Mola Lenghi, NBC 5 Arlington Reporter
The new school year brings a new superintendent for the Arlington Independent School District. Dr. Marcelo Cavazos spent the first day playing the role of a student.
He didn't exactly look like the other students standing at a Martin High School bus stop early Monday morning, but the Arlington school district's interim superintendent tried to act like one.
Interim Superintendent Marcelo Cavazos spent the first day of school riding the bus, visiting classrooms around the district and eating lunch in the newly renovated Arlington High School cafeteria, pulling up a seat at a table packed with students.
"It gave me a chance to experience what they do on their level," he said.
Students seemed to appreciate the visit.
"It was neat to see him outside of work, here talking to students, seeing him be personal," Martin High senior Blake Bishop said.
The superintendent said it's important to know what a student experiences on a day-to-day basis and the critical role that everyone along the way plays, from the bus stop to the classroom to the cafeteria.
"We're all players in this," Cavazos said. "We all have a significant part in ensuring that students are successful -- bus drivers, cafeteria, maintenance, principals, teachers, senior administrators, etc., so it allows me to, one, interact with staff, but also to experience what students are experiencing."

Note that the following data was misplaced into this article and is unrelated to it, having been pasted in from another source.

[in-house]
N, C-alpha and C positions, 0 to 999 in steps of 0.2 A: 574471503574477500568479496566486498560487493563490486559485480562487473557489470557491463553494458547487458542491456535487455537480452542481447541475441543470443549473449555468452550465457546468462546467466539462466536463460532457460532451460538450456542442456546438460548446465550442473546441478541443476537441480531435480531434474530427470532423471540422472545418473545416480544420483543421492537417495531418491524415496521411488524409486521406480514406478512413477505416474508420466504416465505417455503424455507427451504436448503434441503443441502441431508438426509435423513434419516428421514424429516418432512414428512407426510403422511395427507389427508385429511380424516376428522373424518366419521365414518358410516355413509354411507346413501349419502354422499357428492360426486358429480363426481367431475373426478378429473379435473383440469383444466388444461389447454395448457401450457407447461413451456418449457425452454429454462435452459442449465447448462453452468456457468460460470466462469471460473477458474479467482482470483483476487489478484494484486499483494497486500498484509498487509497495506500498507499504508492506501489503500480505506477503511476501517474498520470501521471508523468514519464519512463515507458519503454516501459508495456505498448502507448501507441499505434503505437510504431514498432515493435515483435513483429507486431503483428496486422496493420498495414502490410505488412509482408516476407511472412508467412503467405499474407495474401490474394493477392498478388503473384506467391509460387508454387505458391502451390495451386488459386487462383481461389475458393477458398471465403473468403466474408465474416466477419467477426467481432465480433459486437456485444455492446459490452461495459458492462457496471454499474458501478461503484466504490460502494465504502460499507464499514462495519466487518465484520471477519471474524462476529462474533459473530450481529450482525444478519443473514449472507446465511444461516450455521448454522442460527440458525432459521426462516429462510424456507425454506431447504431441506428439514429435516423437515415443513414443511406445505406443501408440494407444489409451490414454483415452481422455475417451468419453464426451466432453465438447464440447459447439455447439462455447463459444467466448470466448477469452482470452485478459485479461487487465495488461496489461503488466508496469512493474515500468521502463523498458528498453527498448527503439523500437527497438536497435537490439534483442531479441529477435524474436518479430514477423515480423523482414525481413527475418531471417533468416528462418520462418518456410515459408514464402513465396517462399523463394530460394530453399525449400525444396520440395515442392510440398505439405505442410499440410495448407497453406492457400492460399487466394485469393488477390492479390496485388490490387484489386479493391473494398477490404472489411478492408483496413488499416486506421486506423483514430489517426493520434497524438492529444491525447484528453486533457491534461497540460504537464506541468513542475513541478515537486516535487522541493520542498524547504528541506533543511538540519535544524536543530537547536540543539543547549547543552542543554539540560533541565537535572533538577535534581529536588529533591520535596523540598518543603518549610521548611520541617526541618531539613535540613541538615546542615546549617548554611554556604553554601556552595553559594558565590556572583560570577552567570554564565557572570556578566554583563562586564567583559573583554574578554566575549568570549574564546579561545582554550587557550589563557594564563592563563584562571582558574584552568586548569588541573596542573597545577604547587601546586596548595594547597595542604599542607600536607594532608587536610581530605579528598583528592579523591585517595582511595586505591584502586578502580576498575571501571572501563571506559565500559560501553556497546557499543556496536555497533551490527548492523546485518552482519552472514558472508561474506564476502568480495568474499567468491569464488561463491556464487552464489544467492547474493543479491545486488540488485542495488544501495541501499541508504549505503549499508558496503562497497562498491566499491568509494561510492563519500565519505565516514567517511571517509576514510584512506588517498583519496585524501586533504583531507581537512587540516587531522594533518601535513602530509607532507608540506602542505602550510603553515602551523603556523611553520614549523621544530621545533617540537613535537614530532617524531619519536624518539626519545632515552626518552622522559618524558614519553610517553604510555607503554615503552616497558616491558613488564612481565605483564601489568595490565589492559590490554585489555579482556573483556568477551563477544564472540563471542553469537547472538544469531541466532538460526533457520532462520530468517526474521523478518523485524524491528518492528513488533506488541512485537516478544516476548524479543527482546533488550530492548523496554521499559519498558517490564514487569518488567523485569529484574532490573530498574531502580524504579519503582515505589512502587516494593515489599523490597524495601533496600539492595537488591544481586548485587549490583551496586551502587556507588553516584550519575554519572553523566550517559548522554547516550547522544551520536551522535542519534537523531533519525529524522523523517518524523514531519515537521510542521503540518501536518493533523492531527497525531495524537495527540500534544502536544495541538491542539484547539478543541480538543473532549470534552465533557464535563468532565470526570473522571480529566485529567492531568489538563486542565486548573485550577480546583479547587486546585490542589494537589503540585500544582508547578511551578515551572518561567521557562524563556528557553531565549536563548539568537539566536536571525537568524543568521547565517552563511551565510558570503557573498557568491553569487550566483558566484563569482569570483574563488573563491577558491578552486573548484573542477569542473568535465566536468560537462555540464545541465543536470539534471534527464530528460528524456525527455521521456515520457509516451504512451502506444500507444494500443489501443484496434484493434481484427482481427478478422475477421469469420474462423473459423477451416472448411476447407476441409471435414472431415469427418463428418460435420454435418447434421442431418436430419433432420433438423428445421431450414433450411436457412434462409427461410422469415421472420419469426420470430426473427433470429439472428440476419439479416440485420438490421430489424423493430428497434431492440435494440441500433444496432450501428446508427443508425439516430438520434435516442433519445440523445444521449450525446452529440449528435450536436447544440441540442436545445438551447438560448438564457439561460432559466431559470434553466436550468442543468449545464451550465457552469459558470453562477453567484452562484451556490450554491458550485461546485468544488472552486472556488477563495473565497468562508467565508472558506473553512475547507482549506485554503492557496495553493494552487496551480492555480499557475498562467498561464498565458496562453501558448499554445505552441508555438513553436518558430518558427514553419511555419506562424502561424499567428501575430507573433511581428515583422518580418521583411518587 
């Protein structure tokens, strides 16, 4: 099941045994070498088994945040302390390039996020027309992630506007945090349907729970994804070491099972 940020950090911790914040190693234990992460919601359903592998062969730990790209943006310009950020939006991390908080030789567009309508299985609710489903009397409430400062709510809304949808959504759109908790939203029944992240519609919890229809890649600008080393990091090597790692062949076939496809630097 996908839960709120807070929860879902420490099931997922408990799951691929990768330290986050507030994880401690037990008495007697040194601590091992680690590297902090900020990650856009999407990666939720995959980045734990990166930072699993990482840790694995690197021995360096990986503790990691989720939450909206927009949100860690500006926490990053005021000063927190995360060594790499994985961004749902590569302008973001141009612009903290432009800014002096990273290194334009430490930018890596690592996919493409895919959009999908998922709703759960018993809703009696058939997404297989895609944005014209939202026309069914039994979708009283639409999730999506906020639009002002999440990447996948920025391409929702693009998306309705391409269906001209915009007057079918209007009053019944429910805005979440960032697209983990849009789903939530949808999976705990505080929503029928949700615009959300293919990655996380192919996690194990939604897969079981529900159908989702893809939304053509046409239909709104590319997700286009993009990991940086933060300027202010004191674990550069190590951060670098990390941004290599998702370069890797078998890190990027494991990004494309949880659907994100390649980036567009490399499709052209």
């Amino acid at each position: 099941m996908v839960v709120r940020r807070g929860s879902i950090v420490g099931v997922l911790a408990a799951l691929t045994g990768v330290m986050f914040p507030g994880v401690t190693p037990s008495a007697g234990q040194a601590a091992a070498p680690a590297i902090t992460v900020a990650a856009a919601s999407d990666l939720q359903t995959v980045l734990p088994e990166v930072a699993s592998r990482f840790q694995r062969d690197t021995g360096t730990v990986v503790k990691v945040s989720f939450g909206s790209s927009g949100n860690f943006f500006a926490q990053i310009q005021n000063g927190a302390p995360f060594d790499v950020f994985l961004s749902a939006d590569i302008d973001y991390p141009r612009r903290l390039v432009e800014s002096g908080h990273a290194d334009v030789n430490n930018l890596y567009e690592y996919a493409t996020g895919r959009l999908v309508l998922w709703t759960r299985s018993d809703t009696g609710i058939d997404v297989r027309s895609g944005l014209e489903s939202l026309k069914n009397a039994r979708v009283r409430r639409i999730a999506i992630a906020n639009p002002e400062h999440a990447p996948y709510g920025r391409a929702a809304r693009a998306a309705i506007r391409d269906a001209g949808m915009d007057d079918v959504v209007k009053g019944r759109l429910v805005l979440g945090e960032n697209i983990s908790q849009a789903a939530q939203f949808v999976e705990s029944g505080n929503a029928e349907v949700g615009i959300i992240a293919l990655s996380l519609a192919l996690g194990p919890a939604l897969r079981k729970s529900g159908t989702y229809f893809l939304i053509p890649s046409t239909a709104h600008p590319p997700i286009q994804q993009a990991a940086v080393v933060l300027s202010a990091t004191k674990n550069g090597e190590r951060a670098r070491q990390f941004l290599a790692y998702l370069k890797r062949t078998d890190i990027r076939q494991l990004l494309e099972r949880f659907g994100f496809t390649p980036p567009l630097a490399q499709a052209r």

And on a busy first day of classes, there's a lot to experience and a lot to get used to.
"You've got some that are nervous and some that aren't so nervous and some that have done it and some that haven't, so it's just an exciting day," said Principal Tiffany Jackson at Key Elementary.
Before day one was even over, some were already looking ahead.
"There's a lot to look forward to this senior year," Bishop said. "You get a lot of benefits. Prom is probably what I'm looking forward to the most."
But don't ask about homework.
"As a senior, I'm not looking forward to the homework being piled on me," he said. "I'm expecting a little bit less."
Meanwhile, teachers and administrators are expecting a little bit more.
"My expectations are for us to improve and continue to do well," Jackson said.